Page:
Wednesday, September 22, 2010

First Lines

Eli has collected some favorite first lines, and since this is an internets meme, I am required to participate:

People were telling one another that a newcomer had been seen on the promenade -- a lady with a dog. -Chekhov, "The Lady with the Dog."
As is his wont, Chekhov wastes no words squeezing a considerable amount of exposition out of a brief sentence: we are in a place with a promenade where people are telling things to one another, and where it makes sense to speak of newcomers, so there is already the hint of a gossipy social scene. Notice, too, how the reader is addressed as though receiving this gossip, so we are immediately asked to evaluate whether this reportage counts as news, and whether news or not, if it counts as anything to bother being discreet about.

Is it possible Chekhov was thinking of Herman Melville -- no, don't worry, not that Melville book -- the one that starts this way:
At sunrise on a first of April, there appeared, suddenly as Manco Capac at the Lake Titicaca, a man in cream-colors, at the waterside in the city of St. Louis. - The Confidence-Man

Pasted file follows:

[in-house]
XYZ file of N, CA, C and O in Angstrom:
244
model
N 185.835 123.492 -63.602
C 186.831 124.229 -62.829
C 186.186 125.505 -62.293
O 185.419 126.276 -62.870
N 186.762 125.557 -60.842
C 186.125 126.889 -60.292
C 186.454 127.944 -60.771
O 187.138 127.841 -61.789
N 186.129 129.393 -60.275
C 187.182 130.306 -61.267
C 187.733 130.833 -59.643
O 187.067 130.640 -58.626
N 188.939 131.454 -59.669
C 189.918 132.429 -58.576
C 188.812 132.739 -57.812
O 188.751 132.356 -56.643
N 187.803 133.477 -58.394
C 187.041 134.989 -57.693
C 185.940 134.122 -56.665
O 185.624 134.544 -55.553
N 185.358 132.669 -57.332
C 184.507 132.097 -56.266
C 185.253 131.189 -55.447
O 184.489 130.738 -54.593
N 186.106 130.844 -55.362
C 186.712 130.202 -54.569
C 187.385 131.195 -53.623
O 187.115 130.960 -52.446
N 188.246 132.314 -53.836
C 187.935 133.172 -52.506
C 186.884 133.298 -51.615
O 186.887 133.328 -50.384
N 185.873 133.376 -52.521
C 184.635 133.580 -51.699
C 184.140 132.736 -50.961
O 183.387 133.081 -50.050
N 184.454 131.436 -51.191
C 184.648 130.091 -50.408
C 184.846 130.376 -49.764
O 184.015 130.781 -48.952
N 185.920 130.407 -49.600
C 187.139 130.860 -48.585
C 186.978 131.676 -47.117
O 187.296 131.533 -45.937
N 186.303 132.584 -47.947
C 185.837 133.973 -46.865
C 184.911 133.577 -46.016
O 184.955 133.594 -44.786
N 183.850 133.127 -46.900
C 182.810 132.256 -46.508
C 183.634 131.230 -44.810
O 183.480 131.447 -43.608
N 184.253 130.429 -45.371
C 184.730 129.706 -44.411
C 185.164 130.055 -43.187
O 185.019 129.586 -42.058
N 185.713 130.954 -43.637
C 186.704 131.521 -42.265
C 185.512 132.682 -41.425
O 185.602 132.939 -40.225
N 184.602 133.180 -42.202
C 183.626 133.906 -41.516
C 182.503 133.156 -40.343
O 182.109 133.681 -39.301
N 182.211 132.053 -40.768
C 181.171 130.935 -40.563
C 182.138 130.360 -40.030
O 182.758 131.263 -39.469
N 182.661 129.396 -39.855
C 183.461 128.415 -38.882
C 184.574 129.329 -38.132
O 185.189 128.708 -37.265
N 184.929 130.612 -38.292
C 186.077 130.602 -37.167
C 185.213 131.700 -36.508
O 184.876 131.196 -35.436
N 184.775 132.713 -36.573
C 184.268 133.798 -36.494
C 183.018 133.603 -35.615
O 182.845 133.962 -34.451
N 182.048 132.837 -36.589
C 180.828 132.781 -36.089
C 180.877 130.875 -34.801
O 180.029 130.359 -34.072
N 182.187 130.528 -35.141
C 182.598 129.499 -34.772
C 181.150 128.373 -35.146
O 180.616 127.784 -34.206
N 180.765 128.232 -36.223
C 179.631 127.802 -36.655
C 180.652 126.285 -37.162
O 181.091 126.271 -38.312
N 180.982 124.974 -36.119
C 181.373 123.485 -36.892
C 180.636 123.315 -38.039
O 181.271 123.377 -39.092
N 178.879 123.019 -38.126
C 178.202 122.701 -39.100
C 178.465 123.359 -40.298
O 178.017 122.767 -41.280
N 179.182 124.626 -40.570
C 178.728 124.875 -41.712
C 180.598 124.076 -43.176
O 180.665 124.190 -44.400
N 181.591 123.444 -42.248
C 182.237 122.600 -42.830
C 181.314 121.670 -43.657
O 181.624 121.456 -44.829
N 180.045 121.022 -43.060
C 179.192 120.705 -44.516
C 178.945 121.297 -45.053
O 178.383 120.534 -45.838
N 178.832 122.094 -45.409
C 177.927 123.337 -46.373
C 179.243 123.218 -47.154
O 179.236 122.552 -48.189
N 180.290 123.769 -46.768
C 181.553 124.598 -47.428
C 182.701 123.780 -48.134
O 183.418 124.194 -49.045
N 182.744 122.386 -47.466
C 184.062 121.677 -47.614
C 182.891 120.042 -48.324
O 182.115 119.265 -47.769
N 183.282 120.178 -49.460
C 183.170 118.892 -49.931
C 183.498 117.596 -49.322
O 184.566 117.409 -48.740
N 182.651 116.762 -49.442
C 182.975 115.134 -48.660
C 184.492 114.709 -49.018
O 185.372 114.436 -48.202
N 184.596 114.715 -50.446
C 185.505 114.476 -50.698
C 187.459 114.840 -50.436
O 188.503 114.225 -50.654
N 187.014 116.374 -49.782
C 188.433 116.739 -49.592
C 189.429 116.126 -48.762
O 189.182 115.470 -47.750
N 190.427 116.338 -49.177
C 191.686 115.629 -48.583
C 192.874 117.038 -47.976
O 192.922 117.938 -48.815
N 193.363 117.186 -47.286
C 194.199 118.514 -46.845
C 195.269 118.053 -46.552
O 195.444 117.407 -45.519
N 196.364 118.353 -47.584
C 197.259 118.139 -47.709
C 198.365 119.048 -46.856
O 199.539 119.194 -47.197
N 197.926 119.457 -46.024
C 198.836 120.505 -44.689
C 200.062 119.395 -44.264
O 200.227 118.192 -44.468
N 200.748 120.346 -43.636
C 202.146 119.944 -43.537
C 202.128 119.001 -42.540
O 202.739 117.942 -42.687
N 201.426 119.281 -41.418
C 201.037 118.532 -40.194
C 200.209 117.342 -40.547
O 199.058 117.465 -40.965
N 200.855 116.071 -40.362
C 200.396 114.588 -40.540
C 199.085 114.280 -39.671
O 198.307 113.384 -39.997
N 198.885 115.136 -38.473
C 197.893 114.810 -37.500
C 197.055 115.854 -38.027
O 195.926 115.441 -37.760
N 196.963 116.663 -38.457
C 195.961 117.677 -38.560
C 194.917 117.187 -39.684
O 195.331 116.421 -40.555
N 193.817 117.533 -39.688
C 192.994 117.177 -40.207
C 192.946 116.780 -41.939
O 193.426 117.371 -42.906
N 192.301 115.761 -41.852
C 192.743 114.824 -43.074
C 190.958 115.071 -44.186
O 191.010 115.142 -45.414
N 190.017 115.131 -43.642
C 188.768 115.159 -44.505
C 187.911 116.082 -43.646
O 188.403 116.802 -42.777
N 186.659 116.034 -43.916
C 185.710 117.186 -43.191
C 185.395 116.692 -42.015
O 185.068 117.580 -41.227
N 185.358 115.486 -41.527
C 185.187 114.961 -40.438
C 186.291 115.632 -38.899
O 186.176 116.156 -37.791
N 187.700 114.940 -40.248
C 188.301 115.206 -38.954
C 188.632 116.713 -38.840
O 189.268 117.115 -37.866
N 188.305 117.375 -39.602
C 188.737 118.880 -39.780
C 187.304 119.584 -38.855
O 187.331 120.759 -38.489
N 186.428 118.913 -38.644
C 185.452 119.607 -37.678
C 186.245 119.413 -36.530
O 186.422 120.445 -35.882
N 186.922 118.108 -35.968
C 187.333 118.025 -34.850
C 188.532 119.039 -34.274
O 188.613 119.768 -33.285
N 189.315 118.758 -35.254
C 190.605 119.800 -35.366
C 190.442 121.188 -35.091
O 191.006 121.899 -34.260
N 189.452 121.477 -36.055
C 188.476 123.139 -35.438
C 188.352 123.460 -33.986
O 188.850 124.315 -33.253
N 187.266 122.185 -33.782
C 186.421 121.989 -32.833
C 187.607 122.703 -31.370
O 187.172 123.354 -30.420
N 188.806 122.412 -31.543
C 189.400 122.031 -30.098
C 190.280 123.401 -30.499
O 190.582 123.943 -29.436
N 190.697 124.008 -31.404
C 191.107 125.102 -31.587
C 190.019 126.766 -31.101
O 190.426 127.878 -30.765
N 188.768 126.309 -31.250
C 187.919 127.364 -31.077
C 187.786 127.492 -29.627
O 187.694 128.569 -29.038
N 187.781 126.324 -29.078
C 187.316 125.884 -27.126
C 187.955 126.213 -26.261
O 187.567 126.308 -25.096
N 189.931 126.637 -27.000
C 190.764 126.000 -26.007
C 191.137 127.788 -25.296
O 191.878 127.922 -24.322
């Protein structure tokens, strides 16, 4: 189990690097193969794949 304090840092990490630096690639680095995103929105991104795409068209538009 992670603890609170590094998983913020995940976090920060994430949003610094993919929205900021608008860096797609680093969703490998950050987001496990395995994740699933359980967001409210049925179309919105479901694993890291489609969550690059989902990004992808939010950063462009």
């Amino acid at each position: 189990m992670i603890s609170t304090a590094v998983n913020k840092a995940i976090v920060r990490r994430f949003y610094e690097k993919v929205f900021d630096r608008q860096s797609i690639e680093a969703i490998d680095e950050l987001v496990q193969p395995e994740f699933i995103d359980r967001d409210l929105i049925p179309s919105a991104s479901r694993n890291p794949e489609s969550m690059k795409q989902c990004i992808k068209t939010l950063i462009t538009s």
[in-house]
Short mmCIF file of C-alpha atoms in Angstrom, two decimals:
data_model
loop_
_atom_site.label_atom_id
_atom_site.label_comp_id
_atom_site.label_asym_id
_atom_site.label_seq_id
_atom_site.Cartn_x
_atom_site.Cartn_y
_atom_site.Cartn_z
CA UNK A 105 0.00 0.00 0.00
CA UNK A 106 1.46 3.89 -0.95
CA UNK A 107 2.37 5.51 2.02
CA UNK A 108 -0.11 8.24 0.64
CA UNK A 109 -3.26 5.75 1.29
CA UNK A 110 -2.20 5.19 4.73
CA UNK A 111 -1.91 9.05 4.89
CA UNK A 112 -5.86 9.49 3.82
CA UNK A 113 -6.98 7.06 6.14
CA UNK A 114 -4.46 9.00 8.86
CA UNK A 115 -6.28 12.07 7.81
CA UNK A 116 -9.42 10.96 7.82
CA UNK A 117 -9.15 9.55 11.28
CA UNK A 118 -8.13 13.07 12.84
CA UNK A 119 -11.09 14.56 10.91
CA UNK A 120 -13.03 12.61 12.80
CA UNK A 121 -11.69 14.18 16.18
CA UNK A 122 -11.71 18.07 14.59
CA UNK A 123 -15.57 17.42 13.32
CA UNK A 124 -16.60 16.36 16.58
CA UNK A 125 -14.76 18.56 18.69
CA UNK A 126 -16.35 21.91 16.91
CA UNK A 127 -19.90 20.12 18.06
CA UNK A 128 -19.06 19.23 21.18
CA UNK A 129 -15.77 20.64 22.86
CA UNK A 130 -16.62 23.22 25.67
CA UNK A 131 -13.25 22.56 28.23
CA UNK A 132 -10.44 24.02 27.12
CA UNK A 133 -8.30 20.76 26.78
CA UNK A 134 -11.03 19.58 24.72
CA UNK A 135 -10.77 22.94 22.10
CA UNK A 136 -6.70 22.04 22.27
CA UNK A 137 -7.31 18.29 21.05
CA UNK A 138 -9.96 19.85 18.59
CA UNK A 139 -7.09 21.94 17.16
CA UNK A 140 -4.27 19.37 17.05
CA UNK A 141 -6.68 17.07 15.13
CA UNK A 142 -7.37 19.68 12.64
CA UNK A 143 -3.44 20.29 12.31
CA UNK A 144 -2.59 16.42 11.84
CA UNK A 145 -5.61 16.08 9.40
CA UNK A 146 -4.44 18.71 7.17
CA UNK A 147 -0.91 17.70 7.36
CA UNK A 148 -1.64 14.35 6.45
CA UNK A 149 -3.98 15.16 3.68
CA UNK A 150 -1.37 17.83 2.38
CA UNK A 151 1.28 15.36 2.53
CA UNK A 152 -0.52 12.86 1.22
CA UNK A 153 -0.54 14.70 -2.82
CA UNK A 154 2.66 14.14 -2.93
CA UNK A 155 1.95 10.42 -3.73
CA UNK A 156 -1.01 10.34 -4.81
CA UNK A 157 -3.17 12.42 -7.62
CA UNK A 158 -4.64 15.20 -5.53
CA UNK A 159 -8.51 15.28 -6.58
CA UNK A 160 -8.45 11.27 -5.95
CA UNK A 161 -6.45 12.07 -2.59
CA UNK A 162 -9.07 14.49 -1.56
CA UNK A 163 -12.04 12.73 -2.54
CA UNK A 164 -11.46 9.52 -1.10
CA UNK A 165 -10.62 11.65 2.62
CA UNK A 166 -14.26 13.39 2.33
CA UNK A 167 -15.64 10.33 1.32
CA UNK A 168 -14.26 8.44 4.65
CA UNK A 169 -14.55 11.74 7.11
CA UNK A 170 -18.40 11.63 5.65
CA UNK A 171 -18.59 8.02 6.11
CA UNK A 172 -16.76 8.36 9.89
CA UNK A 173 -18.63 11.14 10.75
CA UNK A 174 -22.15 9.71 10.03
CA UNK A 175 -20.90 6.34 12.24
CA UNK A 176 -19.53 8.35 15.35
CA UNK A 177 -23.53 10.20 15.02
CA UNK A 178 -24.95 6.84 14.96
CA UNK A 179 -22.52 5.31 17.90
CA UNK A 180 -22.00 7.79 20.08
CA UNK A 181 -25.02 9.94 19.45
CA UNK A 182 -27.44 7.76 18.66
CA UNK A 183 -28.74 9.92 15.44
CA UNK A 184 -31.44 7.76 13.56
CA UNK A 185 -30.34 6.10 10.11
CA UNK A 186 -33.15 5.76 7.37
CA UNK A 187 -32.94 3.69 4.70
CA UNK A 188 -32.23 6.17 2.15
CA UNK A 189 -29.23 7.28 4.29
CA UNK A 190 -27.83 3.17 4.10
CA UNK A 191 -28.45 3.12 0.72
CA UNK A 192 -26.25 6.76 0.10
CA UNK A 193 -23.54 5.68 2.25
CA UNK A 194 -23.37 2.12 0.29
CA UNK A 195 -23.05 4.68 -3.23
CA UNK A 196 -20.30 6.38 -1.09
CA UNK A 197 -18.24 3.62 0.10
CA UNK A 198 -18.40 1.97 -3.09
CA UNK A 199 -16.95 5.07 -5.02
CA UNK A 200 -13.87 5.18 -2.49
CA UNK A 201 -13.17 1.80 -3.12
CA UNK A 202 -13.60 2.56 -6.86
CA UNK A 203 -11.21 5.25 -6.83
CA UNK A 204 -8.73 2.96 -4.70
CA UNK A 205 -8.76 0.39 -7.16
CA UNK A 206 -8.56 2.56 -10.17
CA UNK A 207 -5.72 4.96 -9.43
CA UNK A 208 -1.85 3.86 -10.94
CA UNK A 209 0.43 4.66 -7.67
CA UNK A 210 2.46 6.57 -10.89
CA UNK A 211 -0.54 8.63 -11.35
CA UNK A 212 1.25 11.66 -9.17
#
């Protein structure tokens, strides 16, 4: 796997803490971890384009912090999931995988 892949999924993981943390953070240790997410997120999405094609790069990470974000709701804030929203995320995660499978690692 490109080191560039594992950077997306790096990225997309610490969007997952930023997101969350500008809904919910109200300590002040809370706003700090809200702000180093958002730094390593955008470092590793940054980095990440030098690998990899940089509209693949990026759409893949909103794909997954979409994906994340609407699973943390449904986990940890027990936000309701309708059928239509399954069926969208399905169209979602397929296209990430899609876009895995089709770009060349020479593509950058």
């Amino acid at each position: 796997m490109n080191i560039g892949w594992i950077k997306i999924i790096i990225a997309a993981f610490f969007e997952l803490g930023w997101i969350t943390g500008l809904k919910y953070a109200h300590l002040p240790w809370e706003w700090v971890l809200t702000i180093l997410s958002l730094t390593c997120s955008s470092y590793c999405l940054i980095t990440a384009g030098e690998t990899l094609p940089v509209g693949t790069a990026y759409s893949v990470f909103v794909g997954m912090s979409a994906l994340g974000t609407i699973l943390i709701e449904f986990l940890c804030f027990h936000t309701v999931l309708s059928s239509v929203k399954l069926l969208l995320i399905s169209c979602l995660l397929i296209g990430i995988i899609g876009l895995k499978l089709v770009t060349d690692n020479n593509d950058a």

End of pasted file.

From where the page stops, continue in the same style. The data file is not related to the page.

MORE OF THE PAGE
As is his wont, right here in the first words, Melville is undecided between a desire to lose his reader -- "Manco Capac at the Lake Titicaca"? only a footnote tells me this alludes to the mythical beginnings of the Incan founder -- and the desire to throw his reader into a richly-drawn world. Here too, as with Chekhov's story, we are receiving the reportage on small, low events that may or may not grow larger and broader in significance. That it is April Fools day suggests no clear answer, but underscores the ambiguities.

Vladimir Nabokov played with ambiguities, and it seems he knew Pascal:
The cradle rocks above an abyss, and common sense tells us that our existence is but a brief crack of light between two eternities of darkness. - Speak, Memory
If this autobiography consists of pensees, they are not going to reach too high -- only a sentence in, and Pascal's insight has already been demoted to common sense. Or does this mean the opposite, namely, that you won't get anywhere in this account without a solid grasp of Nabokov's intellectual influences? Again, Nabokov did enjoy his ambiguities.

I have more first lines, but not the time to lay them out.

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